Featured Research

from universities, journals, and other organizations

Scientists help identify possible botulism blocker

Date:
October 11, 2013
Source:
University of California - Irvine
Summary:
Scientists have decoded a key molecular gateway for the toxin that causes botulism, pointing the way to treatments that can keep the food-borne poison out of the bloodstream.

Study leaders created a three-dimensional crystal model of a complex protein compound in the botulinum neurotoxin.
Credit: Illustration courtesy of Rongsheng Jin, UC Iriving

U.S. and German scientists have decoded a key molecular gateway for the toxin that causes botulism, pointing the way to treatments that can keep the food-borne poison out of the bloodstream.

Study leaders Rongsheng Jin, associate professor of physiology & biophysics at UC Irvine, and Andreas Rummel of the Institute for Toxicology at Germany's Hannover Medical School created a three-dimensional crystal model of a complex protein compound in the botulinum neurotoxin. This compound binds to the inner lining of the small intestine and allows passage of the toxin into the bloodstream.

The 3-D structure -- shaped much like the Apollo lunar landing module -- let the researchers identify places on the surface of the complex protein that enable it to dock with carbohydrates located on the small intestine's interior wall. In tests on mice, they found that certain inhibitor molecules blocked the botulism compound from connecting to these sites, which prevented the toxin from entering the bloodstream.

Botulinum neurotoxins are produced by Clostridium botulinum and cause the possibly fatal disease botulism, which impedes nerve cells' ability to communicate with muscles and can lead to paralysis and respiratory failure. The botulinum toxin has also been identified as a potential biological weapon against a civilian population.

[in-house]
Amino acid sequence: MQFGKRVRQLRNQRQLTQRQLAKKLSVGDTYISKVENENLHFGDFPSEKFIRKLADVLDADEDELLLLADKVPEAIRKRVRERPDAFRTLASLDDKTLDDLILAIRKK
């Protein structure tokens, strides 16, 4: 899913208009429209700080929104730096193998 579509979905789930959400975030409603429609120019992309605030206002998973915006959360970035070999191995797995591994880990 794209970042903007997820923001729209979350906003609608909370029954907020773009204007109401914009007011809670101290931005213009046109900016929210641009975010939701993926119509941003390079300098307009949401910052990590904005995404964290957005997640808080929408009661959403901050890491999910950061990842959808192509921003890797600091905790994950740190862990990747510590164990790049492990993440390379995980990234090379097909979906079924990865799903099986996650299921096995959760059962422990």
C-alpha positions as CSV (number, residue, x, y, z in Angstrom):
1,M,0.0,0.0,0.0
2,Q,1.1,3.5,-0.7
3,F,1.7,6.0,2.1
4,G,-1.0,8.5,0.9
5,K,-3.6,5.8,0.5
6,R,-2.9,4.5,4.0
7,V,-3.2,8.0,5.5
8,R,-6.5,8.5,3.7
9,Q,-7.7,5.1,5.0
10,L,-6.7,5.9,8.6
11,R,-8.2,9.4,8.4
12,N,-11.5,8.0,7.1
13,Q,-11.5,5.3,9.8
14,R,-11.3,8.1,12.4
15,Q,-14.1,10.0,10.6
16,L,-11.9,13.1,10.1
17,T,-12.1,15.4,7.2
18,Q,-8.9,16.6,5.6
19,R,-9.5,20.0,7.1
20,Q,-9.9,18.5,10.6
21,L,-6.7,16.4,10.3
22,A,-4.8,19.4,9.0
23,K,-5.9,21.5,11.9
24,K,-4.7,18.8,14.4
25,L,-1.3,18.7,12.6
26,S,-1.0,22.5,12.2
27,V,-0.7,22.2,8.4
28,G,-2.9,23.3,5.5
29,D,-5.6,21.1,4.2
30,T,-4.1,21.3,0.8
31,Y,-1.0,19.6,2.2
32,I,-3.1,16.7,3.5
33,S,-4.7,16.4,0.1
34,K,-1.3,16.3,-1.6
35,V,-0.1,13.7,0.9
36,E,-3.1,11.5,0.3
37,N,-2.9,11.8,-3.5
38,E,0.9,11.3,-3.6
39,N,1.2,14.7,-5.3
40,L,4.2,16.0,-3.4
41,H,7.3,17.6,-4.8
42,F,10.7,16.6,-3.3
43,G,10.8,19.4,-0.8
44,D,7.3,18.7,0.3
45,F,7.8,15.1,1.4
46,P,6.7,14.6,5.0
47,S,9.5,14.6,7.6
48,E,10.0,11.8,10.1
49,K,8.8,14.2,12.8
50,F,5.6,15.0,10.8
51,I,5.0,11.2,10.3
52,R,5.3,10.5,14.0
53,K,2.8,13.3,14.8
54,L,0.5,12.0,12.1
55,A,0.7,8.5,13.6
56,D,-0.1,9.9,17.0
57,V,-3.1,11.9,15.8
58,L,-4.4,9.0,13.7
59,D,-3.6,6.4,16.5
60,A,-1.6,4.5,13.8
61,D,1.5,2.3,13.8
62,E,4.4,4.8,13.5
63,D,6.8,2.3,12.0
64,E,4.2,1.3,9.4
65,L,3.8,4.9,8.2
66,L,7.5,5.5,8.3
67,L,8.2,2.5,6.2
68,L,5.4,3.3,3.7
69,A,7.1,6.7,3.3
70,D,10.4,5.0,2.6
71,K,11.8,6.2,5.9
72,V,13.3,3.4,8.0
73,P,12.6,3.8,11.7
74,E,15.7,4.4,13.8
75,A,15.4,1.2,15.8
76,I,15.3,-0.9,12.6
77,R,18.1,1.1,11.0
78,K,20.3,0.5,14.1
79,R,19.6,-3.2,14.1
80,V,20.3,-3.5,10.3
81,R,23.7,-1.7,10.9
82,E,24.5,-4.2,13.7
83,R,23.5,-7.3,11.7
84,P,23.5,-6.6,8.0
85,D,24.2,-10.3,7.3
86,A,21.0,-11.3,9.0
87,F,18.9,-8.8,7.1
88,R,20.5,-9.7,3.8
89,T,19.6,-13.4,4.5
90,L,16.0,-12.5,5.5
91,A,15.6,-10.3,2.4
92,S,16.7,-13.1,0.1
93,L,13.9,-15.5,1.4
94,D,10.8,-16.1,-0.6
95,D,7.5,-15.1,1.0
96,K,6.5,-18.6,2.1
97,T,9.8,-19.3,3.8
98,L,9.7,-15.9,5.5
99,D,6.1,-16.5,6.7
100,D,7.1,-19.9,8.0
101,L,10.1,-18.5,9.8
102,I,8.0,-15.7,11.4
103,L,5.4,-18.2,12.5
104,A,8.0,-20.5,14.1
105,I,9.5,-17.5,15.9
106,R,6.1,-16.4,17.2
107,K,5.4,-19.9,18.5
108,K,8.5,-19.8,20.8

"Currently, there is no efficient countermeasure for this toxin in case of a large outbreak of botulism," Jin said. "Our discovery provides a vital first step toward a pharmaceutical intervention at an early point that can limit the toxin's fatal attack on the human body."

Study results appear online in the open-access journal PLOS Pathogens.

Jin added that his work opens the door to further development of preventive treatments for botulism. At the same time, the molecular gateway for the lethal toxin could be exploited for alternative applications, such as the oral delivery of protein-based therapeutics.


Story Source:

The above story is based on materials provided by University of California - Irvine. Note: Materials may be edited for content and length.


Journal Reference:

  1. Kwangkook Lee, Shenyan Gu, Lei Jin, Thi Tuc Nghi Le, Luisa W. Cheng, Jasmin Strotmeier, Anna Magdalena Kruel, Guorui Yao, Kay Perry, Andreas Rummel, Rongsheng Jin. Structure of a Bimodular Botulinum Neurotoxin Complex Provides Insights into Its Oral Toxicity. PLoS Pathogens, 2013; 9 (10): e1003690 DOI: 10.1371/journal.ppat.1003690

Cite This Page: